The centerpiece of Jason Aaron’s epic seven year run writing Thor: God of Thunder/The Mighty Thor/Thor was Jane Foster lifting Mjölnir when the Odinson found himself unworthy to do so. She became Thor, the Goddess of Thunder, and the stories that followed were the best Thor comics I’ve ever read. It may be the best executed single story arc I’ve ever ready in any comic ever. When the Odinson eventually reclaimed his title as the God of Thunder, Jane returned her focus to her civilian life, medical career, and – most importantly – fighting the cancer raging inside her. However, her superhero career was far from over and the stories Jane Foster now finds herself in (written first by Jason Aaron and Al Ewing and now by Jason Aaron and Torunn Grønbekk) dance along the mysterious, wonderous, frightening, sacred threshold that is the dividing line between life and death. Continue reading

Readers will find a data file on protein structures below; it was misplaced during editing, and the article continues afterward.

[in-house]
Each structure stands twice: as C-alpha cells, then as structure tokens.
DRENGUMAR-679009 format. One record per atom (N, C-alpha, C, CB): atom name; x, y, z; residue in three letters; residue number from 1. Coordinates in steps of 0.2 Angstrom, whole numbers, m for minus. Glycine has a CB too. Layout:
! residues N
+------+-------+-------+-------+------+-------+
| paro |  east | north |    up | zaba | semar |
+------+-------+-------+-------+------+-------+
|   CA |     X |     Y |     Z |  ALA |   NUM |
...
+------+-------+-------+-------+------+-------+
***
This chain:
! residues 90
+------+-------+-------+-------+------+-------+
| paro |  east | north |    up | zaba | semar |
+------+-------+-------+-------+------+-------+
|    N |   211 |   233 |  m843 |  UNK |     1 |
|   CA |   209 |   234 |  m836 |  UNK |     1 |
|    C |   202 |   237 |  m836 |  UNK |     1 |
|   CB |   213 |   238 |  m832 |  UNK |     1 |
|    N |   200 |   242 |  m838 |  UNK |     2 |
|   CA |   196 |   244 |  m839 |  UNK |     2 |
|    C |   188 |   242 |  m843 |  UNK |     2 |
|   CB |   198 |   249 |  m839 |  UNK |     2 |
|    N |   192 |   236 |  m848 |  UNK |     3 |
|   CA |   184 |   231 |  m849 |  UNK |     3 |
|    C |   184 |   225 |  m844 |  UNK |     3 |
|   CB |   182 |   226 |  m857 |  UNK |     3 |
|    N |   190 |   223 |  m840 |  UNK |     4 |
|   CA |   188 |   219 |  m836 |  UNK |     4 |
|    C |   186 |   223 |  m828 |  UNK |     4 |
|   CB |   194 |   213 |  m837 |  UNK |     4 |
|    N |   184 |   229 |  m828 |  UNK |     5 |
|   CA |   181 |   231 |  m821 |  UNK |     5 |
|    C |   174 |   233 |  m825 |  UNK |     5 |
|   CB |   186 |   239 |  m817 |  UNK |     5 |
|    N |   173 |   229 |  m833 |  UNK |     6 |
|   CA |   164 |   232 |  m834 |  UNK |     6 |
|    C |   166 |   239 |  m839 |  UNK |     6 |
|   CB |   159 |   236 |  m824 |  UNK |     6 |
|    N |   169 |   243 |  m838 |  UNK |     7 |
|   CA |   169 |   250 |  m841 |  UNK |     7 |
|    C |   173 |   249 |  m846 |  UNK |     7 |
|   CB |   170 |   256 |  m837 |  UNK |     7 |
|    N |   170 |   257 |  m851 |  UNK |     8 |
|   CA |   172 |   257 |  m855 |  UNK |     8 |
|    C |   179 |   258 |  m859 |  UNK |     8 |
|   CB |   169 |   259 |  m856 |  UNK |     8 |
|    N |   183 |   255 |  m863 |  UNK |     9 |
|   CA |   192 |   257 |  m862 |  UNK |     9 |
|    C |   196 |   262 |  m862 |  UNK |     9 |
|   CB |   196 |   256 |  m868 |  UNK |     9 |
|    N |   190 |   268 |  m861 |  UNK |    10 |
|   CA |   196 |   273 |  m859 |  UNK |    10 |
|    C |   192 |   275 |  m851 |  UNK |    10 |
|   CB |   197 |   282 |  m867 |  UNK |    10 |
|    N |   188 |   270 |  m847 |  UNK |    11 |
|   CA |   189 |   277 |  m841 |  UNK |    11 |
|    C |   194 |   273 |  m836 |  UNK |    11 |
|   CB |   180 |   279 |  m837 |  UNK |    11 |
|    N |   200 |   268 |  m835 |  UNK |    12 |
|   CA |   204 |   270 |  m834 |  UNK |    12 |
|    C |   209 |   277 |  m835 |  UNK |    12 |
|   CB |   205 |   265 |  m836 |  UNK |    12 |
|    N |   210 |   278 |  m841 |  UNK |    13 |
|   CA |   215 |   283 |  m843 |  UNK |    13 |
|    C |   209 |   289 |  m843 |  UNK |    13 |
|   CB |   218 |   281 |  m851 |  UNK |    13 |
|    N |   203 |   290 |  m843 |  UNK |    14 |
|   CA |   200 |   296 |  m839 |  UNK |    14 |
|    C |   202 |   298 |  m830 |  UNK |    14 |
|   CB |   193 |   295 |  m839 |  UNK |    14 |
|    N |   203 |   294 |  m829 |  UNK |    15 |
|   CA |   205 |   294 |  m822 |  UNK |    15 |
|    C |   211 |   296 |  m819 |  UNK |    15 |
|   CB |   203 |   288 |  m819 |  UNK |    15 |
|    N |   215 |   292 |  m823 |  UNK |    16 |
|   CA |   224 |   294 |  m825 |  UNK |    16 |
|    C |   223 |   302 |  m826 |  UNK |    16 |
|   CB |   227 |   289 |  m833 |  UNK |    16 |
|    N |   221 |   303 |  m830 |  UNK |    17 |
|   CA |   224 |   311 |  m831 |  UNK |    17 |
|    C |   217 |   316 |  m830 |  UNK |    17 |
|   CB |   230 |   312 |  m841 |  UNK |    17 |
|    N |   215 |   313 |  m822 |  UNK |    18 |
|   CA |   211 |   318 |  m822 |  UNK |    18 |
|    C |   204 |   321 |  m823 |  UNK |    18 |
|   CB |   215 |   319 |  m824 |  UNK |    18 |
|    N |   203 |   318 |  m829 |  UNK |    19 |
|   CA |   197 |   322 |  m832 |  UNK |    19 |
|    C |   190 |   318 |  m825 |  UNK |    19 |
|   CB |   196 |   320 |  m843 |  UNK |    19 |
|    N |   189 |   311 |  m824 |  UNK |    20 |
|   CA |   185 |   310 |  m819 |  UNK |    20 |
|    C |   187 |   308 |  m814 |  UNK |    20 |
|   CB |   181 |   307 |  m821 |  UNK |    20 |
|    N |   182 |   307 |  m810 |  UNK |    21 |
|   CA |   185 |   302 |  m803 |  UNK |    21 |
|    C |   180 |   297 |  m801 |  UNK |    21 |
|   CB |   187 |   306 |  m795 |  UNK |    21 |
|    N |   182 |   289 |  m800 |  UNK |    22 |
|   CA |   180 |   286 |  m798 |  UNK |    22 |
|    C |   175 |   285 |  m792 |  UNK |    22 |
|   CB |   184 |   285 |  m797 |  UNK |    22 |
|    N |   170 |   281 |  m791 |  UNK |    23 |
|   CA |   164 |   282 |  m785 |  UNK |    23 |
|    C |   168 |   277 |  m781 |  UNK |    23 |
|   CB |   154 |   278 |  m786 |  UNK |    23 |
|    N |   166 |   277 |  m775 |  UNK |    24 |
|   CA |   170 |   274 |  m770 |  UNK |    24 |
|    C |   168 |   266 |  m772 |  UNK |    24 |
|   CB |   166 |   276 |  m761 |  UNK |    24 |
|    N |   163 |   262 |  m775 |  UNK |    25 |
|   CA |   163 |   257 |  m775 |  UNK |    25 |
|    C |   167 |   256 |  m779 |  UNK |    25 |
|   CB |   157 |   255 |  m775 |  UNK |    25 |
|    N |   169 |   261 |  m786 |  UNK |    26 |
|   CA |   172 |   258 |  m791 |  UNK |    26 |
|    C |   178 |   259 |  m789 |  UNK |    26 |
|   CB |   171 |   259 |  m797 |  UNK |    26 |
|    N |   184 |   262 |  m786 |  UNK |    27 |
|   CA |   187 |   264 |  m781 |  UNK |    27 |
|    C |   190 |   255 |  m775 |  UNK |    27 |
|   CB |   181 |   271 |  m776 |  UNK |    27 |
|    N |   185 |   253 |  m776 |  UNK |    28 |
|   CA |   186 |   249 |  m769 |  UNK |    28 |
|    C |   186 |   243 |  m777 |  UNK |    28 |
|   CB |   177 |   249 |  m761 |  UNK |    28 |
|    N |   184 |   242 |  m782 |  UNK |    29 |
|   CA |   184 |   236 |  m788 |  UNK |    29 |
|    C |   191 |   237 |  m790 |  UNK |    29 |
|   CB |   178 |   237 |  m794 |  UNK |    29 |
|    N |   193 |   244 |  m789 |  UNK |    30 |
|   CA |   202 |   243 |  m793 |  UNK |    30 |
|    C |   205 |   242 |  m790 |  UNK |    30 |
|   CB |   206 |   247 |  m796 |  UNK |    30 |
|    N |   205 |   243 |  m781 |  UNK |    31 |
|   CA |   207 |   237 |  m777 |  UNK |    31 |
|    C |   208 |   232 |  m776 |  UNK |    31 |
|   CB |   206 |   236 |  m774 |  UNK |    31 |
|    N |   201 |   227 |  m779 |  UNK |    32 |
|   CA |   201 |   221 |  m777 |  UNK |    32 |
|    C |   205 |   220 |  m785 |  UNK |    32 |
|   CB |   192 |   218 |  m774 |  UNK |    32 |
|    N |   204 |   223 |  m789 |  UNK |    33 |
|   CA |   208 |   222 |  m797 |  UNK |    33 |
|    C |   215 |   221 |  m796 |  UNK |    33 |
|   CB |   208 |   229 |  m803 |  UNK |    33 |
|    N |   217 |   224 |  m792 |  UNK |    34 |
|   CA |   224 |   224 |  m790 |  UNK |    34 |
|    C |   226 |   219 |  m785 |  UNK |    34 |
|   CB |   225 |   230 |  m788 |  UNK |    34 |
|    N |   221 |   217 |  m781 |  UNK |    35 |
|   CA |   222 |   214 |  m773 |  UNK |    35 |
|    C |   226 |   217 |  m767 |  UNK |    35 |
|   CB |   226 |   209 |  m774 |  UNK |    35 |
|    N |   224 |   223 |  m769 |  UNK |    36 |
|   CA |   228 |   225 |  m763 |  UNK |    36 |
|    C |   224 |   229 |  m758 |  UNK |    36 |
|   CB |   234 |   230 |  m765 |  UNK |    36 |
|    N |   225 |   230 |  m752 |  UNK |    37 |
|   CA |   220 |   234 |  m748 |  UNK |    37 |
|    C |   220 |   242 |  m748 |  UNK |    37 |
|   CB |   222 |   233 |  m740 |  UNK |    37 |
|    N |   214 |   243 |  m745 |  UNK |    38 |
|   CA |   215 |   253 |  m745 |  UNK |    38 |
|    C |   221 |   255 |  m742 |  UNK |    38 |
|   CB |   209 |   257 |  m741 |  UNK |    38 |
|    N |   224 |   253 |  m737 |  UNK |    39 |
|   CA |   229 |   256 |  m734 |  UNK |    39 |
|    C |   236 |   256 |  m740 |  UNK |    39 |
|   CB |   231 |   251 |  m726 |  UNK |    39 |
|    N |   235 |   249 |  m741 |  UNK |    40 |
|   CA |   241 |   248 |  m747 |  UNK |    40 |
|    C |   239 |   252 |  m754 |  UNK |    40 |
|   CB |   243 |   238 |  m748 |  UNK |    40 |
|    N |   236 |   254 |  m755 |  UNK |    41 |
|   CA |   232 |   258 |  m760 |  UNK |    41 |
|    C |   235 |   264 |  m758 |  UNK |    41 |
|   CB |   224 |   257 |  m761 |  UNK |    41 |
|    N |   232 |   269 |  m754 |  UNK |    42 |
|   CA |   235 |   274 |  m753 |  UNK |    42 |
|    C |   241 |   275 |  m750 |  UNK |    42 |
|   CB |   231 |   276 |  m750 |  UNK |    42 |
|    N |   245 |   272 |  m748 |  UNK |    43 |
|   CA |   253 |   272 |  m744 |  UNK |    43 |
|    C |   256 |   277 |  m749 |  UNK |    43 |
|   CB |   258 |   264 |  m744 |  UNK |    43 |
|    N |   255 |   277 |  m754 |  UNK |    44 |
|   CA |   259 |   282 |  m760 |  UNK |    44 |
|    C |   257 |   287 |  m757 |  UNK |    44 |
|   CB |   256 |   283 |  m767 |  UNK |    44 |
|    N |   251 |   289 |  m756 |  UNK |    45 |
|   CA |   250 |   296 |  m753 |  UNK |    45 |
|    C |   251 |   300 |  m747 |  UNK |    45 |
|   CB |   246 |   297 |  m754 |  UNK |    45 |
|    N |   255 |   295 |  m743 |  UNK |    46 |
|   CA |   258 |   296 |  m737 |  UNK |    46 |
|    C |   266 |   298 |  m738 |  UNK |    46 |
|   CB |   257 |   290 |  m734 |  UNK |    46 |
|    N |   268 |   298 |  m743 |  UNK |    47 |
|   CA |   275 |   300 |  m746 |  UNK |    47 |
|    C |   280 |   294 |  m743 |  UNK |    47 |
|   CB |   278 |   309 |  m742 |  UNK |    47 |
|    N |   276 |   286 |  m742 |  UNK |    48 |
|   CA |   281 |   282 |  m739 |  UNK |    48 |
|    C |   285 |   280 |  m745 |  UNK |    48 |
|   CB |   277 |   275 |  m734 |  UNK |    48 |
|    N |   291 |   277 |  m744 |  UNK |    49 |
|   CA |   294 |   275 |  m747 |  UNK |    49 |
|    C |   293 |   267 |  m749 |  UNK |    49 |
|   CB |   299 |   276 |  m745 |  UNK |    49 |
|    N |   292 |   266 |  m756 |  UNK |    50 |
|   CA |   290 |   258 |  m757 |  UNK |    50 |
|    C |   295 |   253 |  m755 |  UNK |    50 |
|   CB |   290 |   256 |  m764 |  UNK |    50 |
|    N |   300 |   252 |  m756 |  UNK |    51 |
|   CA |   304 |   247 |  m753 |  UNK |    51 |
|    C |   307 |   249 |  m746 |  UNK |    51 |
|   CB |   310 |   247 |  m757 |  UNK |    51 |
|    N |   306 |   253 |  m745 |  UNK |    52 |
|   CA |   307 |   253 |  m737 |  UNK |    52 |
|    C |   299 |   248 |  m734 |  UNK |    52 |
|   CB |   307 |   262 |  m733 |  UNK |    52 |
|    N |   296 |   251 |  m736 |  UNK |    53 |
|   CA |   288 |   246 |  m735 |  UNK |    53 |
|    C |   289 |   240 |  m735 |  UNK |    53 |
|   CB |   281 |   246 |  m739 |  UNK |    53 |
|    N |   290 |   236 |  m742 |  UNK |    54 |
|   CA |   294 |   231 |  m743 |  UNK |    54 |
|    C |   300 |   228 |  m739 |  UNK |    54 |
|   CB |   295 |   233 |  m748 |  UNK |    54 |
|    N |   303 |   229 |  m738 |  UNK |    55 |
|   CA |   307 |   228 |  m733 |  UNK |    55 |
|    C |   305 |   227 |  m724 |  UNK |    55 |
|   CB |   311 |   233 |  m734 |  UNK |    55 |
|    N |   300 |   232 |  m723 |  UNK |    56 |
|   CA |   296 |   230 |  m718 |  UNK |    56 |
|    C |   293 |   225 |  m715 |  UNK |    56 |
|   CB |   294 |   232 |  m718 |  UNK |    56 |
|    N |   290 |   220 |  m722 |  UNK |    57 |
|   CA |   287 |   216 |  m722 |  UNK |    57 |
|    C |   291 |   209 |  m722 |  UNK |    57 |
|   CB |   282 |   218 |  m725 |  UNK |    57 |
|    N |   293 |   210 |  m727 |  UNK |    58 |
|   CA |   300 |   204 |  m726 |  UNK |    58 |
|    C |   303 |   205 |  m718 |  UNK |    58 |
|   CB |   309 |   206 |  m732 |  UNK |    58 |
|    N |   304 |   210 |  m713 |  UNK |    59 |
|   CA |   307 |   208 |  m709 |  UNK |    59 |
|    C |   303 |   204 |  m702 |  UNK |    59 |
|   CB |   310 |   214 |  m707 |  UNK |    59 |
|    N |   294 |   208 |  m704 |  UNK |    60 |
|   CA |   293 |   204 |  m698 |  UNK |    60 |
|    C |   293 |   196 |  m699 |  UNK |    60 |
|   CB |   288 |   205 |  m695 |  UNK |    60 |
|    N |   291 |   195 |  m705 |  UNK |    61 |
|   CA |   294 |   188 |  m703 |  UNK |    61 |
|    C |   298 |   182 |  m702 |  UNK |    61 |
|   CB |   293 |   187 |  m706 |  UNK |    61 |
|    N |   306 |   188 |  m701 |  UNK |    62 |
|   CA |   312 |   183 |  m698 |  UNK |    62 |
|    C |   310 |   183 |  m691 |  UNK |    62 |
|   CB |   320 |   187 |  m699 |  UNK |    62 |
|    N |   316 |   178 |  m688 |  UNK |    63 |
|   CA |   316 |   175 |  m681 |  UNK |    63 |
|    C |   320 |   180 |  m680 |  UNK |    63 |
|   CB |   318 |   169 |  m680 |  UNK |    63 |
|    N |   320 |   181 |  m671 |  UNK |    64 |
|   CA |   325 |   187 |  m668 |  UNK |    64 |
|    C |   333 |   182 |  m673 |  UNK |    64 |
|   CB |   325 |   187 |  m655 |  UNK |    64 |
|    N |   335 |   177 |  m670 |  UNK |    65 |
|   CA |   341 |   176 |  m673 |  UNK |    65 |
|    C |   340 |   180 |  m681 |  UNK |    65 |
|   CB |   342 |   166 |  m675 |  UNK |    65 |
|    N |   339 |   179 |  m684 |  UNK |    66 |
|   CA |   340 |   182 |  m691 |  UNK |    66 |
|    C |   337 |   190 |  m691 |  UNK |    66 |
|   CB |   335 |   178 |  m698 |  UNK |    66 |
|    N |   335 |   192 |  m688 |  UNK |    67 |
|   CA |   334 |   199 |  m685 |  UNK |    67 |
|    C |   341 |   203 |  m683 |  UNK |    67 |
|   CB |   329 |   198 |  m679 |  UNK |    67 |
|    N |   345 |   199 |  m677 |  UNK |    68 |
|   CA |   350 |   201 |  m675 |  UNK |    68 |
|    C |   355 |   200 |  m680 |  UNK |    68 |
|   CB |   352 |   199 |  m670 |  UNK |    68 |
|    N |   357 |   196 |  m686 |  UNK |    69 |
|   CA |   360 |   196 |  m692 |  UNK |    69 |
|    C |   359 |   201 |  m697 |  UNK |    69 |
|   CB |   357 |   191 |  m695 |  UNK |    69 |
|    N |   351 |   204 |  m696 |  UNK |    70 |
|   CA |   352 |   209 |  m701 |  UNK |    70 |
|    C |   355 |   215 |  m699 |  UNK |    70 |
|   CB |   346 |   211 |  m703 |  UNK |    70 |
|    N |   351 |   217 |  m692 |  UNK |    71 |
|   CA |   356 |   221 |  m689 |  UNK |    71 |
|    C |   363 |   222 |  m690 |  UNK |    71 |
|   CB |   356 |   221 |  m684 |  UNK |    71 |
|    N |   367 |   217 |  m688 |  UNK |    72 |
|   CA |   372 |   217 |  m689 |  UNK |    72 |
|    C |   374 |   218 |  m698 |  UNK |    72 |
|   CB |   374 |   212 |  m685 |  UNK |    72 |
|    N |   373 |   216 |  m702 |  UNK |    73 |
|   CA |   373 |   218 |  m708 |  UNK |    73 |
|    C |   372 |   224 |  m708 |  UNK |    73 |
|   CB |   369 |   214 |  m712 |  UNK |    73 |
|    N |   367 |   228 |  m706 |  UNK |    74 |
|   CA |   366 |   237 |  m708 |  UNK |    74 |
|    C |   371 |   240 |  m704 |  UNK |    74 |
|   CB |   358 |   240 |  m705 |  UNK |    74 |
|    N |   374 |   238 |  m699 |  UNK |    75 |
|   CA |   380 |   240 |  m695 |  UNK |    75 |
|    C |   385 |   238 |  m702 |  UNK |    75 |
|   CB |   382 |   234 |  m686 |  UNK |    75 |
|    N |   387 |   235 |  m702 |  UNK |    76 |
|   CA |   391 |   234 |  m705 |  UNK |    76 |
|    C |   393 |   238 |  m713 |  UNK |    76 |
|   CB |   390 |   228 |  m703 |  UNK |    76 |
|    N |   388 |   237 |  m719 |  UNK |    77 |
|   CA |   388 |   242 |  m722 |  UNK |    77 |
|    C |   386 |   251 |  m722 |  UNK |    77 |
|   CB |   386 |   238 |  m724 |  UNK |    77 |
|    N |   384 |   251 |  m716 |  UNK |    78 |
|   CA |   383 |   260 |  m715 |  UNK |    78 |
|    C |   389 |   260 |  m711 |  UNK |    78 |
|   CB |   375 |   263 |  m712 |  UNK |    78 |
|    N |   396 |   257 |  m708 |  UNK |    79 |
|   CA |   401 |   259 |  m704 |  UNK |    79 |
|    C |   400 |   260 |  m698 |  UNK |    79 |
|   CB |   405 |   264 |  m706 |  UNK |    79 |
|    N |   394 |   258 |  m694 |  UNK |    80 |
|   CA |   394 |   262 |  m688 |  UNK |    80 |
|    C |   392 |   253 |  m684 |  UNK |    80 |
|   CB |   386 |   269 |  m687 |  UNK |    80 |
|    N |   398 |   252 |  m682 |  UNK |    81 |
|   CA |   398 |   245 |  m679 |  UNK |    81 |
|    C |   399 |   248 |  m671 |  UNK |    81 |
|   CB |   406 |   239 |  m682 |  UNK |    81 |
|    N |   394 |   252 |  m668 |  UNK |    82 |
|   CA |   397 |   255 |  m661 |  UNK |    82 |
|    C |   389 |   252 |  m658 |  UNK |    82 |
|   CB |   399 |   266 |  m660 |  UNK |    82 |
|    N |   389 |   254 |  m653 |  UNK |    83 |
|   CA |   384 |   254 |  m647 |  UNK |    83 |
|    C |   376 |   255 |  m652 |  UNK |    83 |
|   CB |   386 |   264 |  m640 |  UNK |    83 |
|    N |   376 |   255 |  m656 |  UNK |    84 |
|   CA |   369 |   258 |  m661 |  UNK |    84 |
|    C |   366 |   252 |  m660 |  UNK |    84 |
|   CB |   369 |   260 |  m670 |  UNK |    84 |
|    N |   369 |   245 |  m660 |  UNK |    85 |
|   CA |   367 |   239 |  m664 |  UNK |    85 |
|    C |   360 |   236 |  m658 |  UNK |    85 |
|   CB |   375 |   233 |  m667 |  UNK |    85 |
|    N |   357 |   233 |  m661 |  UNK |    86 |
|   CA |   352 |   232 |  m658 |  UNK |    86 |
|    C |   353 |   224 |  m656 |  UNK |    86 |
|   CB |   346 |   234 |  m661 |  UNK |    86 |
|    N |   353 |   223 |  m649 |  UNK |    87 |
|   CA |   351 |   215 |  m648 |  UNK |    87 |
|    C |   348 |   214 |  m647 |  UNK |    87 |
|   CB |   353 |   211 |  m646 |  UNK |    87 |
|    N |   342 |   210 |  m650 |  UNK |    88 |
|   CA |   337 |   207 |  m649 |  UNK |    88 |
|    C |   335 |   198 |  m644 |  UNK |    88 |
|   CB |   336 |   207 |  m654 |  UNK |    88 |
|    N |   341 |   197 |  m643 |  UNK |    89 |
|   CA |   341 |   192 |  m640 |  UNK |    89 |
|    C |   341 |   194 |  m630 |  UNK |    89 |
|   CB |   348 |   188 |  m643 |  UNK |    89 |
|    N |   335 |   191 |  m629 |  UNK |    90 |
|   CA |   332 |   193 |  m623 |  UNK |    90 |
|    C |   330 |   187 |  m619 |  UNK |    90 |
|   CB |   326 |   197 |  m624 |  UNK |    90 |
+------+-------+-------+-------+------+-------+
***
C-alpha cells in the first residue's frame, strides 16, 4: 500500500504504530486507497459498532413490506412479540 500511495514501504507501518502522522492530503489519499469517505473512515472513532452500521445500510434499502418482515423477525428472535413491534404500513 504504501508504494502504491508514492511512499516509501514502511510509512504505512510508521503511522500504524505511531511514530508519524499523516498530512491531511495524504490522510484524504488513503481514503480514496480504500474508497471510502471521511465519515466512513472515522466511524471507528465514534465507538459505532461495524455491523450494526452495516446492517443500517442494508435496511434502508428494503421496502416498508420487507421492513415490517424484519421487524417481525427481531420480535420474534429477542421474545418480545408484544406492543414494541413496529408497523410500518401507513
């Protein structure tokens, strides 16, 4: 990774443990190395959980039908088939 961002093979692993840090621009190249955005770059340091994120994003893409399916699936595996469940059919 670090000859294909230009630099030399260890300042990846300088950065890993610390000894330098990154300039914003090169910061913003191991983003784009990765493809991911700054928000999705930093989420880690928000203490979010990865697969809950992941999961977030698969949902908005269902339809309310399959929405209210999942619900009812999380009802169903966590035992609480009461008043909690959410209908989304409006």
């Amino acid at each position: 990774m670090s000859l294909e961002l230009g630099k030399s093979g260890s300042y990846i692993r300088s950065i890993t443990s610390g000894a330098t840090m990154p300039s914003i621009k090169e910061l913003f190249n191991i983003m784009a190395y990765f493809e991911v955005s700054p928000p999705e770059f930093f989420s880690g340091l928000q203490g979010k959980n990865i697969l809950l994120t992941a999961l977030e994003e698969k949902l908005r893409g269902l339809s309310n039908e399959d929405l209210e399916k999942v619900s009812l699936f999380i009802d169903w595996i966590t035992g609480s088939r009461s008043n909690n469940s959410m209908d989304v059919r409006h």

In a recent post about the first teaser trailer for Black Widow, I discussed my excitement for the film while pointing out the criticism Marvel received almost as soon as the trailer premiered for fat shaming again. In addition to all the (fair and deserving) praise Avengers: Endgame received, it also received some (fair and deserving) criticism for fat shaming in their presentation of Thor. The trailer for Black Widow does the same with the character of Red Guardian. A comment left on that post led to the idea for this one. While putting together my reply, I decided it warranted its own post. I write often of the intersection of comic books and social justice issues on this site so it’s not just natural but important I address this because fat shaming, or weightism, is a justice issue. It’s also one, sadly, many people in our culture don’t understand or, worse, don’t even acknowledge as an issue at all. Thankfully that’s starting to change and now seems like an opportune time to add my voice to that chorus. Continue reading